Group Captain Billy Drake DSO DFC* (deceased)
Joined the R.A.F. in 1936. His first posting was to 1 squadron flying Furies then Hurricanes and first saw action over France in the Spring of 1940 and was awarded his first DFC by the end of the year. As a Squadron Leader he was sent to West Africa to command 128 Squadron. 1942 saw his commanding 112 squadron in North Africa, in July saw an immediate BAR to his DFC and in December an immediate DSO. Posted to Malta as Wing Commander he won a US DFC in 1943. Back in the UK he now was flying Typhoons in the lead up to D-Day. With Pete Brothers he was sent to the States to attend the US Staff School at Fort Leavenworth. After the war he continued in the R.A.F. serving in Japan, Malaya, Singapore, Switzerland and his final posting as Group Captain RAF Chivenor, Devon. Retired in July 1963. Going to Portugal where he ran a Bar and Restaurant and dealing in Real Estate. In his flying career he accounted for more than 24 enemy aircraft. Sadly, Billy Drake passed away on 28th August 2011.


Squadron Leader Percival H. Beake DFC (deceased)
Joining the RAFVR in April 1939, Percival Beake was mobilised at the outbreak of war. Posted to 64 Squadron on Spitfires in the summer of 1940 at the height of the Battle of Britain, he flew with them until June 1941 when he was posted first to 92 Squadron at Biggin Hill, and then 601 Squadron at Duxford. After a spell instructing he returned for his second tour in December 1942, joining 193 Squadron as a Flight Commander. In May 1944 he took command of 164 Squadron at Thorney Island flying Typhoons, moving to France shortly after the Normandy Invasion. With two victories to his credit he was awarded the DFC in September 1944.

Starting with 6th August 1944 my log book records that a successful attack was carried out on an enemy strong point in a quarry and that on the following morning I flew home on a very rare 48 hour leave. For a few days after my return we had only one specific target - an enemy dump which we effectively bombarded with rockets on 11th August - so we were deployed on armed reconnaissances. After landing from one of these on 13th August my Wing Commander, Walter Dring, called me to his caravan and said - Beaky, you have just done your last op. You are not to fly again and that is an order, until returning to the UK. I am arranging for your relief as soon as possible. - I was absolutely stunned and my lasting memory of that period is not of carnage but of acute embarrassment at having been grounded. I just hated sending the squadron up without myself leading and remember making frequent calls to the met office hoping to get forecasts of filthy weather that would make operational flying impossible. In the event, my relief, Squadron Leader Ian Waddy, was shot down by flak within two or three days of taking over command, so maybe Wally Dring had some sort of premonition that prompted my grounding.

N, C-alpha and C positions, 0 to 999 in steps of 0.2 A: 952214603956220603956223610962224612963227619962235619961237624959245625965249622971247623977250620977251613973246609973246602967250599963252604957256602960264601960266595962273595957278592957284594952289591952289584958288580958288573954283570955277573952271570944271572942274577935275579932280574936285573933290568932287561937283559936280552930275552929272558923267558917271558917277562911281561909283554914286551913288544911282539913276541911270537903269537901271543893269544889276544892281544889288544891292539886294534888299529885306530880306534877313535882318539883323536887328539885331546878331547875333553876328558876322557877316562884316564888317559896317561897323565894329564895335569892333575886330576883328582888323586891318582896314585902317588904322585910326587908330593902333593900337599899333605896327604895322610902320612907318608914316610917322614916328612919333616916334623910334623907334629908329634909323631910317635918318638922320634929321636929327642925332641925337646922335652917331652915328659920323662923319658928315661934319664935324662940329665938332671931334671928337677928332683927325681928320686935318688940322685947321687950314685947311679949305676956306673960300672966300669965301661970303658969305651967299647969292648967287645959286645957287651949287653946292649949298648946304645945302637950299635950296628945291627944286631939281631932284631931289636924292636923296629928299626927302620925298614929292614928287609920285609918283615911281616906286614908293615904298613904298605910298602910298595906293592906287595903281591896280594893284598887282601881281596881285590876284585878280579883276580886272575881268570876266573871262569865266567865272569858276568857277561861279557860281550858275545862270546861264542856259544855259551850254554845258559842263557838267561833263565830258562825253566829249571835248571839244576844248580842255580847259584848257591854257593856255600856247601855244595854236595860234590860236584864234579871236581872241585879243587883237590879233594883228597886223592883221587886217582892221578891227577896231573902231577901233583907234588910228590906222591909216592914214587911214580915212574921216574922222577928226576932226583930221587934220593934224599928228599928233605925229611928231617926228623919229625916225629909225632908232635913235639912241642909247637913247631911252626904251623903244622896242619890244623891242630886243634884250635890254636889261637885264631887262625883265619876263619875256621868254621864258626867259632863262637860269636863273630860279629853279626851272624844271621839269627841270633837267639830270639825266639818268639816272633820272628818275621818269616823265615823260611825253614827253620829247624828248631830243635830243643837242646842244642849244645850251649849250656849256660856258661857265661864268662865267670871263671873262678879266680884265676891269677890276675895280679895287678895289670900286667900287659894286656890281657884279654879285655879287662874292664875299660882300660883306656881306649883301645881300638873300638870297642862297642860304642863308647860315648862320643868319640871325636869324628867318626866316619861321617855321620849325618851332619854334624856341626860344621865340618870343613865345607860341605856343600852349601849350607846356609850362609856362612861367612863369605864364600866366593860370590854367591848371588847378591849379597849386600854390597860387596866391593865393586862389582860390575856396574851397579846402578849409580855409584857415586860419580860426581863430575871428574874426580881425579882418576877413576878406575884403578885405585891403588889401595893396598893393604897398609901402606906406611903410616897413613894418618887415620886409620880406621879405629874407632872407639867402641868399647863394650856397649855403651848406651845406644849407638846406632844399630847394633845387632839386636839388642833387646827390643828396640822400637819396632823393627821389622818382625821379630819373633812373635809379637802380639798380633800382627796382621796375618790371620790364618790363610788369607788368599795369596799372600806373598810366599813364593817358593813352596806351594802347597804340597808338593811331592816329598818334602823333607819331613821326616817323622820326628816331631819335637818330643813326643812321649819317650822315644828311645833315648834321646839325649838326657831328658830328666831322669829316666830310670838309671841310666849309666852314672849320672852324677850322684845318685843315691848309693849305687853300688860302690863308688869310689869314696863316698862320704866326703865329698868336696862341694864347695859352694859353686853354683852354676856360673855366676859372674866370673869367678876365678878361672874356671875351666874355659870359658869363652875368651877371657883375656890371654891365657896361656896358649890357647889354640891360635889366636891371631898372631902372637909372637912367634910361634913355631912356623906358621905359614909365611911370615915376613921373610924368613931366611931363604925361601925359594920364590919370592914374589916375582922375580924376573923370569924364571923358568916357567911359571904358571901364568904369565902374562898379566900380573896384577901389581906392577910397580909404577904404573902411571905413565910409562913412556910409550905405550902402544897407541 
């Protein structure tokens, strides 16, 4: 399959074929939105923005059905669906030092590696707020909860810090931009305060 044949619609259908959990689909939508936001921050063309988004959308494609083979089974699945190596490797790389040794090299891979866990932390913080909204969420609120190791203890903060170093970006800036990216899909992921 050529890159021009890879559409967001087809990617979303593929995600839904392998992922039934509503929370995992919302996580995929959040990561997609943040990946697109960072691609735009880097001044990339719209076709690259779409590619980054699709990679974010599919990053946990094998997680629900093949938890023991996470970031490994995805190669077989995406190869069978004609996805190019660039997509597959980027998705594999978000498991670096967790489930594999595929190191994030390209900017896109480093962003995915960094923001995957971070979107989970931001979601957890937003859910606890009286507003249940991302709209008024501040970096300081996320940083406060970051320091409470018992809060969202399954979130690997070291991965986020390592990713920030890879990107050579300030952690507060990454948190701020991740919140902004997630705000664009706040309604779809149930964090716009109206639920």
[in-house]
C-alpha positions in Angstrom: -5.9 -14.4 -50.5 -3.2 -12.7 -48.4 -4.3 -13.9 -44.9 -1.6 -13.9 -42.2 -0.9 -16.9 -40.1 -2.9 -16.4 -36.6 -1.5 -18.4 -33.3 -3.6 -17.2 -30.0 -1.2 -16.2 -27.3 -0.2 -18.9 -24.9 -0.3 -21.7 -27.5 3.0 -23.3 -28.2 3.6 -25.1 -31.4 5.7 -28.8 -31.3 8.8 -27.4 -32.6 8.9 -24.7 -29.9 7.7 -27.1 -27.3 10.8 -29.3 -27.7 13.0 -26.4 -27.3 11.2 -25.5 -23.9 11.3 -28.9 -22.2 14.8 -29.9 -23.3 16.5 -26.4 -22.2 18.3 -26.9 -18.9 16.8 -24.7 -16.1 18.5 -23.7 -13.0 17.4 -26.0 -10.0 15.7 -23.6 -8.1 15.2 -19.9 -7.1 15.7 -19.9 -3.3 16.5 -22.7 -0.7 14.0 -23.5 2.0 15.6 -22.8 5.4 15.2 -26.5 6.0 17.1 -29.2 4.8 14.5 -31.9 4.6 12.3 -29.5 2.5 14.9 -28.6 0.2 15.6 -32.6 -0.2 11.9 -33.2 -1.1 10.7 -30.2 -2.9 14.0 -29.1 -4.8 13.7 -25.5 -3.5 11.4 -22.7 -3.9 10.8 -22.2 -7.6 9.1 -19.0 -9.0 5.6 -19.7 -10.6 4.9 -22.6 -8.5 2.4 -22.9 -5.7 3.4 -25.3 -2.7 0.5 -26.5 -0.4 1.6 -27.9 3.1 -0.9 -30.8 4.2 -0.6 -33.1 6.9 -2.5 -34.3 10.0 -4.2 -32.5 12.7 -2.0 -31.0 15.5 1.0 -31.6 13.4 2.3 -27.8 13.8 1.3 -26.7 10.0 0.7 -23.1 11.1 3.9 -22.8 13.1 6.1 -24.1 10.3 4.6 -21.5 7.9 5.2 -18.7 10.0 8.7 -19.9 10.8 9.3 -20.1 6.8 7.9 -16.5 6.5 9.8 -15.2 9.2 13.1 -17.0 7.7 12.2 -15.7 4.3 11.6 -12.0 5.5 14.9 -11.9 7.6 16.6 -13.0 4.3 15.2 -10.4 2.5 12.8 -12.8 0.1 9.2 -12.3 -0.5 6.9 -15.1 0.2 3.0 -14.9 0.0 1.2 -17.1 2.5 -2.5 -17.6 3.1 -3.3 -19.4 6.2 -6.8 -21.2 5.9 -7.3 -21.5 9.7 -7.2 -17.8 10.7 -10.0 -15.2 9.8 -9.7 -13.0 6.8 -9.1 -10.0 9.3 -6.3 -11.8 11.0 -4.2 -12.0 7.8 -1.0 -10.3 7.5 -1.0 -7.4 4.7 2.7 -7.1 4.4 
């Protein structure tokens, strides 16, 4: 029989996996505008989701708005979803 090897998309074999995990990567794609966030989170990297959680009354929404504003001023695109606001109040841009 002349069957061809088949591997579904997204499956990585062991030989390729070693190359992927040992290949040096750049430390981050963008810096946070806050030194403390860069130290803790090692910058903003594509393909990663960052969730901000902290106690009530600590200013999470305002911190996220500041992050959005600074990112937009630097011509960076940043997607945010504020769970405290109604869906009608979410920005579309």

Percival Beake died on 25th June 2016.
Signatures on item 4
NameInfo




Group Captain Billy Drake DSO DFC* (deceased)
Joined the R.A.F. in 1936. His first posting was to 1 squadron flying Furies then Hurricanes and first saw action over France in the Spring of 1940 and was awarded his first DFC by the end of the year. As a Squadron Leader he was sent to West Africa to command 128 Squadron. 1942 saw his commanding 112 squadron in North Africa, in July saw an immediate BAR to his DFC and in December an immediate DSO. Posted to Malta as Wing Commander he won a US DFC in 1943. Back in the UK he now was flying Typhoons in the lead up to D-Day. With Pete Brothers he was sent to the States to attend the US Staff School at Fort Leavenworth. After the war he continued in the R.A.F. serving in Japan, Malaya, Singapore, Switzerland and his final posting as Group Captain RAF Chivenor, Devon. Retired in July 1963. Going to Portugal where he ran a Bar and Restaurant and dealing in Real Estate. In his flying career he accounted for more than 24 enemy aircraft. Sadly, Billy Drake passed away on 28th August 2011.